• Is this the way to fight crime?

    Over at the New York TimesFixes blog, Tina Rosenberg has a nice post about the so-called Colombia’s evidence-based crime-fighting.

    The post actually praises Cali and it’s mayor, Rodrigo Guerrero, for the struggle to reduce crime and violence rates.

    Turns out Guerrero decided to start treating violence like a disease and he conceives public policy as some sort of medicine engineering. I’d like to highlight this excerpt from Rosenberg’s post:


    Cali started to look at alcohol in the blood of victims (few perpetrators were caught) — and found a large percentage of victims had very high levels. “My initial hypothesis was that this was drug trafficking,” he said. “But the traffickers were not going to wait for weekends to resolve their conflicts — and get their victims drunk.”

    The astronomical murder rate was related to the cocaine trade, Guerrero concluded — but only indirectly. Cocaine created social disruption and intensified an already-violent culture. “Drug trafficking was like H.I.V.,” Guerrero said. “It interferes with the defense mechanisms — in this case police and justice.” Those institutions were corrupted and degraded to the point where practically no one paid a penalty for murder — a suspect was identified in only 3 percent of homicides and convicted in a small percentage of those.

    Guerrero banned the sale of alcohol after 1 a.m. on weeknights and 2 a.m. on Fridays and Saturdays. (That 2 a.m. is considered early closing says a lot about the problem.)

    […]

    The other decree banned the carrying of guns — enforced by checkpoints and pat-downs — on payday weekends and holidays.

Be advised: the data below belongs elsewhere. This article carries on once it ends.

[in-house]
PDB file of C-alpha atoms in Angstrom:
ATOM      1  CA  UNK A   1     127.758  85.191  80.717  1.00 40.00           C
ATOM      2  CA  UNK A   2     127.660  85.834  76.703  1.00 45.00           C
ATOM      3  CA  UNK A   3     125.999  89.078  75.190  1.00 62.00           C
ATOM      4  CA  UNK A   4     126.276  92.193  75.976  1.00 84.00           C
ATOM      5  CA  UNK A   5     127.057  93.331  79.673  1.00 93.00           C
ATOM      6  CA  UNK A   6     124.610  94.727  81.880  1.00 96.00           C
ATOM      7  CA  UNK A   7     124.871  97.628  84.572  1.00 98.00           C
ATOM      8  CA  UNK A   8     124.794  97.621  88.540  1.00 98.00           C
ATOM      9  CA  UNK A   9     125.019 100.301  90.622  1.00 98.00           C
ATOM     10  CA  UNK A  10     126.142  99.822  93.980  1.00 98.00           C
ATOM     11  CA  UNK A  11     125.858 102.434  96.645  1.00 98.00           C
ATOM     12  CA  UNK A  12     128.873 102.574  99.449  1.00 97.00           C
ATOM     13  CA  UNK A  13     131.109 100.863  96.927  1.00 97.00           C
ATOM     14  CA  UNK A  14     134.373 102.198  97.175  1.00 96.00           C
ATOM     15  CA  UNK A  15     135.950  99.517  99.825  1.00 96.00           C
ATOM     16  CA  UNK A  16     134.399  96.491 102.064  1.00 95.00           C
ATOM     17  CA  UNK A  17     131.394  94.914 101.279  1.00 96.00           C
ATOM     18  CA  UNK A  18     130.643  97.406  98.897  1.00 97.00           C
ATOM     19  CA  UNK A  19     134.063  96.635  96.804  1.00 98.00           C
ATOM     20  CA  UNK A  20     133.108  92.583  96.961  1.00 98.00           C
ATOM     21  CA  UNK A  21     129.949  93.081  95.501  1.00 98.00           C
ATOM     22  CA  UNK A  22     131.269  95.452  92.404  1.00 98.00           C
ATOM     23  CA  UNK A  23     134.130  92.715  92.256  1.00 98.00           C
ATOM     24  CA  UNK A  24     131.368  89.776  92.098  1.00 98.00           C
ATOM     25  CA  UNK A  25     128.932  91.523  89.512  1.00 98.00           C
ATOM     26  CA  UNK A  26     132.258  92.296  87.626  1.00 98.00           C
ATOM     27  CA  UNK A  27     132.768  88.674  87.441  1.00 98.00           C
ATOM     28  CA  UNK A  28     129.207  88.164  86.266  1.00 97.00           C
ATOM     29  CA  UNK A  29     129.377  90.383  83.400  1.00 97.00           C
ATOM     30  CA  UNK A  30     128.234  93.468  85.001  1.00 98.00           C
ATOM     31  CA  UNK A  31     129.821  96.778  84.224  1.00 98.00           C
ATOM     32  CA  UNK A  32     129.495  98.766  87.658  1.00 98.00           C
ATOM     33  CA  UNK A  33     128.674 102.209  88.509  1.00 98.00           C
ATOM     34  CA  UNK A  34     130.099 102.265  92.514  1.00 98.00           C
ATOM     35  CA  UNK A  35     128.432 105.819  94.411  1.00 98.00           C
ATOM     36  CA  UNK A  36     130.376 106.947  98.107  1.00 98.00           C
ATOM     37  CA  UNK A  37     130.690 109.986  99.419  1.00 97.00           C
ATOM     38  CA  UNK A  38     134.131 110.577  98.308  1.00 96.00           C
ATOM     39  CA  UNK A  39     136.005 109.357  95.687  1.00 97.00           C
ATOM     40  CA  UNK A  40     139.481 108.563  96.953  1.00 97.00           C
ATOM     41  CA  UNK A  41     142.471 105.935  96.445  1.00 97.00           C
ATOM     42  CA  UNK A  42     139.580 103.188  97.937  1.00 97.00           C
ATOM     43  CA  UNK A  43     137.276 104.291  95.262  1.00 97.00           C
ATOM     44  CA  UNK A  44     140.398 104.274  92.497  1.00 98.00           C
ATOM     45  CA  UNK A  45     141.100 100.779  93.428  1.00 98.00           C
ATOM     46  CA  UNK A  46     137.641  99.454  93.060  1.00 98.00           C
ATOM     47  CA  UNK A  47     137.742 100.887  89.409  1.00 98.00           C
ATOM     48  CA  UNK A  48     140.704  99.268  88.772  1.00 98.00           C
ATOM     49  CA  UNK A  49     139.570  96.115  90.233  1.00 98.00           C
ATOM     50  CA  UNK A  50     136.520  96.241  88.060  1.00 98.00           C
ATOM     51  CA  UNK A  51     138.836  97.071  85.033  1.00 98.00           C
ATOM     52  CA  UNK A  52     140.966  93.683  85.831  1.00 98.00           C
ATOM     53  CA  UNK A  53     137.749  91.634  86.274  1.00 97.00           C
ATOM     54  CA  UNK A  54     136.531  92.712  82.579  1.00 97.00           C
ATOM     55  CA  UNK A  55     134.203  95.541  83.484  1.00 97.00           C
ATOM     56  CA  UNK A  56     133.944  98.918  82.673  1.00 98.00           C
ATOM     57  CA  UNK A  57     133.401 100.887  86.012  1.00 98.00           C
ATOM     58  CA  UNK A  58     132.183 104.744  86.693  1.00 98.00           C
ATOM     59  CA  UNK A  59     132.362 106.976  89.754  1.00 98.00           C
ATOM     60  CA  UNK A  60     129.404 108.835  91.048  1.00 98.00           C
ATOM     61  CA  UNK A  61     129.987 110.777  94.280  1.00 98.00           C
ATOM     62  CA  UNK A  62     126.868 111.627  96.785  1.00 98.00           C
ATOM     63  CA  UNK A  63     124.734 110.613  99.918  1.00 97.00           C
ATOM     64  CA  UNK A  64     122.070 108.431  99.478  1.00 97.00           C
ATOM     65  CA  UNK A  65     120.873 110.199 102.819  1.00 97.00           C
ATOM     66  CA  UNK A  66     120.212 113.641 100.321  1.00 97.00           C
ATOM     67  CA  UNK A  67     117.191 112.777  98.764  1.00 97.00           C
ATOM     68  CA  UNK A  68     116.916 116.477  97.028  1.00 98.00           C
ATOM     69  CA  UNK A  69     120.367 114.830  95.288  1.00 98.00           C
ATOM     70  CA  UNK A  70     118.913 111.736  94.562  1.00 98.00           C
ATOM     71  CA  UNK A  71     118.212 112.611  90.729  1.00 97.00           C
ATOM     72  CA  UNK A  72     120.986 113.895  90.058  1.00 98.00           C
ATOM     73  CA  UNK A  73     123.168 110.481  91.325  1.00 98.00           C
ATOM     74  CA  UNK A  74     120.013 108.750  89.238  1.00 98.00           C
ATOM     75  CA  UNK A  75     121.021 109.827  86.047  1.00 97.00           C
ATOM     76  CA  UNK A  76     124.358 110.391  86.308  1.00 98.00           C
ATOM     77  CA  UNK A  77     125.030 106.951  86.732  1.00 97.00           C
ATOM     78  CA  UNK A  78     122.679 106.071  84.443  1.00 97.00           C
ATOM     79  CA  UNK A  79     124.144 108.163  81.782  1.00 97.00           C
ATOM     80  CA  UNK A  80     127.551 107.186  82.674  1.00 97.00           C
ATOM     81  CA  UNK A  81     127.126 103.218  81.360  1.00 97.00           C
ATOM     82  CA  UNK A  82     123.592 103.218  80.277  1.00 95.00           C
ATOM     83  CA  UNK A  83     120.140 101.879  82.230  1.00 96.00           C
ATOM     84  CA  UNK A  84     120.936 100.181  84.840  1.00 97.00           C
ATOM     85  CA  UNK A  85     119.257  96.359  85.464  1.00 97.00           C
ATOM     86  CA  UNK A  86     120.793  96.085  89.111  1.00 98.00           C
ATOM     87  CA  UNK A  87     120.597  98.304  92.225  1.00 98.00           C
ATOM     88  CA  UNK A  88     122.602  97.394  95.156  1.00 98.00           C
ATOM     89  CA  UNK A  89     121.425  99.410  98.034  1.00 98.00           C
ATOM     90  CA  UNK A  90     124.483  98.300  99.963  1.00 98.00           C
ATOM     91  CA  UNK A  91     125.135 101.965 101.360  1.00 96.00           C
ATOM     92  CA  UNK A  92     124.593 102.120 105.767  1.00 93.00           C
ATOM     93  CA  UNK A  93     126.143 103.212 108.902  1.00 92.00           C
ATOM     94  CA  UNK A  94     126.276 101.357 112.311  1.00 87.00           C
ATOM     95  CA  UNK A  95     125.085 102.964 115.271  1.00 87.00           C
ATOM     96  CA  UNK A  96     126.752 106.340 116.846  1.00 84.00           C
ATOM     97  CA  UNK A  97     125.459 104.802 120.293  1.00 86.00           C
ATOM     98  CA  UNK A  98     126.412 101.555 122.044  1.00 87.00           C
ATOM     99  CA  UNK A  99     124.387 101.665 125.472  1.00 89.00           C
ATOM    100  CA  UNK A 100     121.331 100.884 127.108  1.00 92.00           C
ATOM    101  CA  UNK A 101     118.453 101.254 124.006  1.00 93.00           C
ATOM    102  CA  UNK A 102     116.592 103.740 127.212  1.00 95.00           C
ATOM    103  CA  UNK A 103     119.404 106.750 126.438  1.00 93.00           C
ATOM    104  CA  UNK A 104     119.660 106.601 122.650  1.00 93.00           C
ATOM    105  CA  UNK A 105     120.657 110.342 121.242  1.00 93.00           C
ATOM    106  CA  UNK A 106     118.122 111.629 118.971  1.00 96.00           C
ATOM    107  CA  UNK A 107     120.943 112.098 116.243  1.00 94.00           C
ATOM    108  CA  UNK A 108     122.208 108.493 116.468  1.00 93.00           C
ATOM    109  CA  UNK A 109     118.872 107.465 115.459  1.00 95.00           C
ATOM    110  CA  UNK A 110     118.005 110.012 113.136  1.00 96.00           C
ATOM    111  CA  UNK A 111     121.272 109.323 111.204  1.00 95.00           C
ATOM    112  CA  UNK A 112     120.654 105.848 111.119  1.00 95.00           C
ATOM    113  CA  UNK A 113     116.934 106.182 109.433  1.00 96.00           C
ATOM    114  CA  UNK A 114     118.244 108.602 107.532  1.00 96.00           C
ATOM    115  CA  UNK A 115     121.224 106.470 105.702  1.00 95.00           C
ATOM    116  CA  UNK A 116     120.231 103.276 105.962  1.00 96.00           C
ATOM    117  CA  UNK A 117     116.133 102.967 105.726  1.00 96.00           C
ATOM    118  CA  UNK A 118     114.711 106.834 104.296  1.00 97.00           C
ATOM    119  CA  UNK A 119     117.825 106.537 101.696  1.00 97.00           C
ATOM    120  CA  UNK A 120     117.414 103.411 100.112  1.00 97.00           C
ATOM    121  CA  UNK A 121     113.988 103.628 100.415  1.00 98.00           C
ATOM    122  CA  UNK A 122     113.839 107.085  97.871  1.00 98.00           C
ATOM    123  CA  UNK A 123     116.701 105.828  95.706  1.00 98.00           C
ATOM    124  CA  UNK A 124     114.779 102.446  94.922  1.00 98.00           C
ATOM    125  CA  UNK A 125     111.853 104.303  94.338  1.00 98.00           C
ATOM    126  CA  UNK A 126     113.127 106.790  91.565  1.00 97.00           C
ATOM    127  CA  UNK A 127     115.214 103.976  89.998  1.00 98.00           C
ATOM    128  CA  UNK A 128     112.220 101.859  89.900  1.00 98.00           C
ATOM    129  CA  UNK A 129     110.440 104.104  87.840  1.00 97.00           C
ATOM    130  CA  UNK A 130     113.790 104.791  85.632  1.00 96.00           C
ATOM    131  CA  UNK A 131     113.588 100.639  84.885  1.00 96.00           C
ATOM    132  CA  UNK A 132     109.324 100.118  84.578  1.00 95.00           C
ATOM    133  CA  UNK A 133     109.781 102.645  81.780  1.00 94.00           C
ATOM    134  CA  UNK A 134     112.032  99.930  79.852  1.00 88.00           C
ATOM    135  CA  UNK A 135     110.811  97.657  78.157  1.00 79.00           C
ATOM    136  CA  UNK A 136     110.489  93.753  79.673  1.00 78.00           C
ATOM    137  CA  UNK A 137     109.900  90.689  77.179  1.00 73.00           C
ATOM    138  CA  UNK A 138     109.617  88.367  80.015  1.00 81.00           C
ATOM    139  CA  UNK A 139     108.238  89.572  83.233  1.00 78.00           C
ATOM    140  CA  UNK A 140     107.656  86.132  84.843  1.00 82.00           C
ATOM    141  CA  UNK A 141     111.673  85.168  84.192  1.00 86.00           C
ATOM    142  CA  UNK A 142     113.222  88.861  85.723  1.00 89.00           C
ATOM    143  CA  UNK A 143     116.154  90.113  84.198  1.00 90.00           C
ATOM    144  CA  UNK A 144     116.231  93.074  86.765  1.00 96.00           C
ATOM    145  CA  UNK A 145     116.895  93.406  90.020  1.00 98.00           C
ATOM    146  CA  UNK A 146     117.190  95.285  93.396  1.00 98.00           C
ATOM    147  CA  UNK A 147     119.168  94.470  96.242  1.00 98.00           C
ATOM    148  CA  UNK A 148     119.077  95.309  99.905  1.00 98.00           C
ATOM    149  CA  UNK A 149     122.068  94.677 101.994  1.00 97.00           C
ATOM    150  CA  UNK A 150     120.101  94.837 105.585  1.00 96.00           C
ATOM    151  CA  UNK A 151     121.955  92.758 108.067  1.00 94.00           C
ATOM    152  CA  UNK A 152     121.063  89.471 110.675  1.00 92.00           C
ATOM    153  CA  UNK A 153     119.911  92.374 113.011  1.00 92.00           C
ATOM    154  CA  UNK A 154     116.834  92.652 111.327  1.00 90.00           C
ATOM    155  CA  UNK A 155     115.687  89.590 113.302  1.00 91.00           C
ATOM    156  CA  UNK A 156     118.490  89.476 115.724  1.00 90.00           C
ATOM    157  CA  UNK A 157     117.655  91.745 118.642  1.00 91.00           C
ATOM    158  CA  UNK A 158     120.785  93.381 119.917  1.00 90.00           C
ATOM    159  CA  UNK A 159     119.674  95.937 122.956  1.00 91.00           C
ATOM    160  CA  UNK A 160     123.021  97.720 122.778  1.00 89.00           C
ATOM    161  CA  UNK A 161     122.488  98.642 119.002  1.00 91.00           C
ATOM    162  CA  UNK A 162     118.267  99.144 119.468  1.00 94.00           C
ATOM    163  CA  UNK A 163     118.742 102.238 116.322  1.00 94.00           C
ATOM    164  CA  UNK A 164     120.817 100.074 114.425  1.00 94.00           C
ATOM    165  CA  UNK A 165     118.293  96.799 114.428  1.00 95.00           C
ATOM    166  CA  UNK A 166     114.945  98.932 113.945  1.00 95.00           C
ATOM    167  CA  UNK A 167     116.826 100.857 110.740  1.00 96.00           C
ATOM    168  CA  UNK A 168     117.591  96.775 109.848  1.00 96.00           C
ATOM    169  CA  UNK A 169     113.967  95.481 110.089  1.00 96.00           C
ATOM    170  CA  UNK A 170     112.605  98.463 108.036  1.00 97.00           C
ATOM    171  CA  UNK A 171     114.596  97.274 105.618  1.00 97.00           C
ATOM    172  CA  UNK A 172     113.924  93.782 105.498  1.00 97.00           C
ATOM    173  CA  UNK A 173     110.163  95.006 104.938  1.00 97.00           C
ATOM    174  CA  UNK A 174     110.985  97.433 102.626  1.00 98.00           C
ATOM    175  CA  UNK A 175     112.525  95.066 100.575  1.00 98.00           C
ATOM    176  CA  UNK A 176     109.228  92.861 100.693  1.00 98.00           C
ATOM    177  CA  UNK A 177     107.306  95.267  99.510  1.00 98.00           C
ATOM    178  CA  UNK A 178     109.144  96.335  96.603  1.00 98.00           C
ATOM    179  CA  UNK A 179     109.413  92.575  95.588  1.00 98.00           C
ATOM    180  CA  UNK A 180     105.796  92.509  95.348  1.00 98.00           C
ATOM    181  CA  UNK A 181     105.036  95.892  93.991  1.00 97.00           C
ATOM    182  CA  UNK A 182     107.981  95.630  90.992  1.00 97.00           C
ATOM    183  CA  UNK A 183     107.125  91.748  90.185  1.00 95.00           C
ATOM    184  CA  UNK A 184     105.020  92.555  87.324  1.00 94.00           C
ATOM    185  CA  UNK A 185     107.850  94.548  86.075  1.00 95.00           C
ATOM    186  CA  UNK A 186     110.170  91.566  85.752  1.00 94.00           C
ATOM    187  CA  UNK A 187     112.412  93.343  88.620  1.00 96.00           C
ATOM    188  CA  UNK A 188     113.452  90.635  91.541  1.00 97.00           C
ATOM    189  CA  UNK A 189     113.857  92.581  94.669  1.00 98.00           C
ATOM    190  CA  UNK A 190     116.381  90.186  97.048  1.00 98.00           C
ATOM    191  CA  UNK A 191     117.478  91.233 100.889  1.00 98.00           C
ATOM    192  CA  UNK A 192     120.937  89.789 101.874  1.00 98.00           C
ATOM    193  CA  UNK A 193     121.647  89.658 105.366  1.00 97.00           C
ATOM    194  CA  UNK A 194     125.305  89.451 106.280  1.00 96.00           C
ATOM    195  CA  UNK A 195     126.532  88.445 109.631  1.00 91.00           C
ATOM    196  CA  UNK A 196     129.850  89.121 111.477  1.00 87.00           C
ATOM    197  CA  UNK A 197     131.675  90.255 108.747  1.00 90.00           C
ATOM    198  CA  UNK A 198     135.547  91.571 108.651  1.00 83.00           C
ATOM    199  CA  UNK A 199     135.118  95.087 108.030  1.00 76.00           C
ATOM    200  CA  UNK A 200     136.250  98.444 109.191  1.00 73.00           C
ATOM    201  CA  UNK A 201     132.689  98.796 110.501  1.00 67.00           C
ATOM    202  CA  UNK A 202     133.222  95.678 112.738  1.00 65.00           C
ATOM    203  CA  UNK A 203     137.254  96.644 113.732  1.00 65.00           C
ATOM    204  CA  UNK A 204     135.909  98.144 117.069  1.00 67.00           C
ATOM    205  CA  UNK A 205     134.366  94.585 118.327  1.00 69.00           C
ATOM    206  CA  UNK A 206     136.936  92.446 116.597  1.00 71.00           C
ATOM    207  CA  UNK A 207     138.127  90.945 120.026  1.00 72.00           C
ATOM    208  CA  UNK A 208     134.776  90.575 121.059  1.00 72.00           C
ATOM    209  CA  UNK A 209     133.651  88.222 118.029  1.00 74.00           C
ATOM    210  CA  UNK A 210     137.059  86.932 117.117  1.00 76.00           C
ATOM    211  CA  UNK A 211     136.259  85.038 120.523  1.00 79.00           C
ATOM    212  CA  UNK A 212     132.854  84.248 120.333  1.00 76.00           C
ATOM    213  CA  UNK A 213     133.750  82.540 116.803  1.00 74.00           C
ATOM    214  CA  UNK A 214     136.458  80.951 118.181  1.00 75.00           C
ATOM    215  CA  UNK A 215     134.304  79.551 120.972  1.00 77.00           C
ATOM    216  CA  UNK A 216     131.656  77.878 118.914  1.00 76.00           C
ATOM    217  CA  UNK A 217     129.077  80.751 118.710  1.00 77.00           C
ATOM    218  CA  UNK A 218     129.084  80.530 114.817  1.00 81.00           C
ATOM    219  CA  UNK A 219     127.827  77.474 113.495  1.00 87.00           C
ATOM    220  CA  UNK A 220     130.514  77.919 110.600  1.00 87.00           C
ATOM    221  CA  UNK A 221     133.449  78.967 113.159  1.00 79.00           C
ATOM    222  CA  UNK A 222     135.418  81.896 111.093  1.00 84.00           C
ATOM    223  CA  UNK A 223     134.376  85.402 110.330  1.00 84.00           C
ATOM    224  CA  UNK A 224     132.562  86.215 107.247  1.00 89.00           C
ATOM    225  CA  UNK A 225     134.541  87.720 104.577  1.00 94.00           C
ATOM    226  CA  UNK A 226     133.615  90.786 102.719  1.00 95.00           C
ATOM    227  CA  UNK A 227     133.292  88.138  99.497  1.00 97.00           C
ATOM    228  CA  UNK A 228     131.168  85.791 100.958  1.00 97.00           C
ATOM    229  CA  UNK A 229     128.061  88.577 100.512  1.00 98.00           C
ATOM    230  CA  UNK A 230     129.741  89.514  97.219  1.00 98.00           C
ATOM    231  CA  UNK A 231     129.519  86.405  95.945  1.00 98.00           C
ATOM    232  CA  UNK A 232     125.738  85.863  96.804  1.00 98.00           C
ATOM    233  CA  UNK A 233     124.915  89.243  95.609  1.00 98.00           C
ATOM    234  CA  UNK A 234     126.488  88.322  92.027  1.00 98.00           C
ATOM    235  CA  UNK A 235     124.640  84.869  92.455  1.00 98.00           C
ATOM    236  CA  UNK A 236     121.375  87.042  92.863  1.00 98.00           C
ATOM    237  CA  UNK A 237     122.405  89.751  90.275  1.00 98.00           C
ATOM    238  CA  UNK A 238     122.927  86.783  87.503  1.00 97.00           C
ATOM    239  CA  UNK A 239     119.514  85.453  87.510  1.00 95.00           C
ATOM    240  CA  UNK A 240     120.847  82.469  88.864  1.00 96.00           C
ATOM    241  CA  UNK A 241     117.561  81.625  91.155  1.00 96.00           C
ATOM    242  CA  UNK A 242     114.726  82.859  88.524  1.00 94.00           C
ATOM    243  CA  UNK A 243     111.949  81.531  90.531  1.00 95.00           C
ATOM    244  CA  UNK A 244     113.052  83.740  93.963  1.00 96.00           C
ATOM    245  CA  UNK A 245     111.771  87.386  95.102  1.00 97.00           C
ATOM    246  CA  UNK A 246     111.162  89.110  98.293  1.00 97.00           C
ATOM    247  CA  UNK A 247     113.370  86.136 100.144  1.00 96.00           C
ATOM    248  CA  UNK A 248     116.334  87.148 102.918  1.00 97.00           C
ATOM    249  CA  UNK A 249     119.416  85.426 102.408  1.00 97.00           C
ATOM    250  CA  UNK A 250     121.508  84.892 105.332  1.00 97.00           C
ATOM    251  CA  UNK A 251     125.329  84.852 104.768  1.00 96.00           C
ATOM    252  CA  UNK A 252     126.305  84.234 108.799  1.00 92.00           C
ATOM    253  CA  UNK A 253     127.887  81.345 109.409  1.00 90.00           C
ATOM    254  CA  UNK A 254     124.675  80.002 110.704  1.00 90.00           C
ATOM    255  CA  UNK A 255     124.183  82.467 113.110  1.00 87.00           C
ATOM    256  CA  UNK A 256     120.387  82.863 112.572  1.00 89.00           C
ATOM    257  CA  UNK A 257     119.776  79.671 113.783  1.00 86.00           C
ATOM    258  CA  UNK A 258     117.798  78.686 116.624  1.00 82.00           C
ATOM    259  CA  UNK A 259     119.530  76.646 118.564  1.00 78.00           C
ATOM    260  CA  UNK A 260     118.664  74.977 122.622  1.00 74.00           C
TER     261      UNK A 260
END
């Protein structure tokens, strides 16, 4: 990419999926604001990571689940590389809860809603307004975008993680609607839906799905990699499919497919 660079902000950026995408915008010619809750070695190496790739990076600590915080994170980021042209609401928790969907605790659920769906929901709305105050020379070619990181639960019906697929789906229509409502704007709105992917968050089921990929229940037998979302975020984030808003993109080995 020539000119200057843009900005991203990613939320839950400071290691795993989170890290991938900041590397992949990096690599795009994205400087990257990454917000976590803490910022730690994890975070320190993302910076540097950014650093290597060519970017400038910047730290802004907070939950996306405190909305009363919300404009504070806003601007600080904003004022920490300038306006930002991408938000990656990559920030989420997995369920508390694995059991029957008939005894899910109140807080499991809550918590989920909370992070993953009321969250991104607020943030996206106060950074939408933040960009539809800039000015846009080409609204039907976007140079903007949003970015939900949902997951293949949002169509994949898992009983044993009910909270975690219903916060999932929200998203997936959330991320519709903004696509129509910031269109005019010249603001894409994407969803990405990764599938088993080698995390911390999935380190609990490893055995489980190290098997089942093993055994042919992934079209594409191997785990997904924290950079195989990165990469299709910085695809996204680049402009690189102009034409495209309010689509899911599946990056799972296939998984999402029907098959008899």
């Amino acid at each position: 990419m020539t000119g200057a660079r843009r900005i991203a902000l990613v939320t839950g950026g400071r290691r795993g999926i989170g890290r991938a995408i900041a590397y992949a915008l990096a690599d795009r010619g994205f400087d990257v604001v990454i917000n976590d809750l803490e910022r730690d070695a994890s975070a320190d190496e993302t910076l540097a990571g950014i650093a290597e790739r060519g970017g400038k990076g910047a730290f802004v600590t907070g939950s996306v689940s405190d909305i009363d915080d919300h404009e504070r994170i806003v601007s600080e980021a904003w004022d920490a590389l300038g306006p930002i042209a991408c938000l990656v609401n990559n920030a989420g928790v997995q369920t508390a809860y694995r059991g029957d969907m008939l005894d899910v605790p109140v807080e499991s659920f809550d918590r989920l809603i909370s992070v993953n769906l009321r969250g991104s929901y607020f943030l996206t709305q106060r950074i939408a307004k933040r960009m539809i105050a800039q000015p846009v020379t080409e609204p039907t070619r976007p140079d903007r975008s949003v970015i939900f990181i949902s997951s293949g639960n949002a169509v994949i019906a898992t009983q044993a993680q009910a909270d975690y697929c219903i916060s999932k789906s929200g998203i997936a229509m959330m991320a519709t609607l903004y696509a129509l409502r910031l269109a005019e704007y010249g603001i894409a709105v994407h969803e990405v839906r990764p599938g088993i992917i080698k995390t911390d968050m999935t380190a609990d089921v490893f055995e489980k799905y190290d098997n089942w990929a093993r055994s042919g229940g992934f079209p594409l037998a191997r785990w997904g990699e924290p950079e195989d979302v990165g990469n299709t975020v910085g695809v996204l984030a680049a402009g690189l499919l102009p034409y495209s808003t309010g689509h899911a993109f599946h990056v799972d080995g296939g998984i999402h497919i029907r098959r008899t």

Yes, these measures have helped reduce violence and crime rates, but I want to question the merits of Guerrero’s ‘evidence-based system’. Guerrero is a surgeon so one can understand the analogy crime-disease… except it has a nefarious underpinning.

    Let’s all agree rights and liberties are for individuals and protecting them should be one of the guiding principles in public policymaking. Then, we come across the functionalist theory, which poses that societies are complex systems, and its top priority is to be functional (hence the name for the theory). When you think the greater good rests upon the improvement of the system no matter what, you stop caring about people’s rights — those rights become expendable annoyances. (You can see where this is going, right?)

    Anyhow, treating a society as an individual person places the top priority of such a society in improving itself no matter what. It’s a slippery slope: we can throw in a curfew in here, ban alcohol there, cut the discos and clubs’ timetables, ban guns and they keep on amputating civil liberties until there’s nowhere else where to cut from.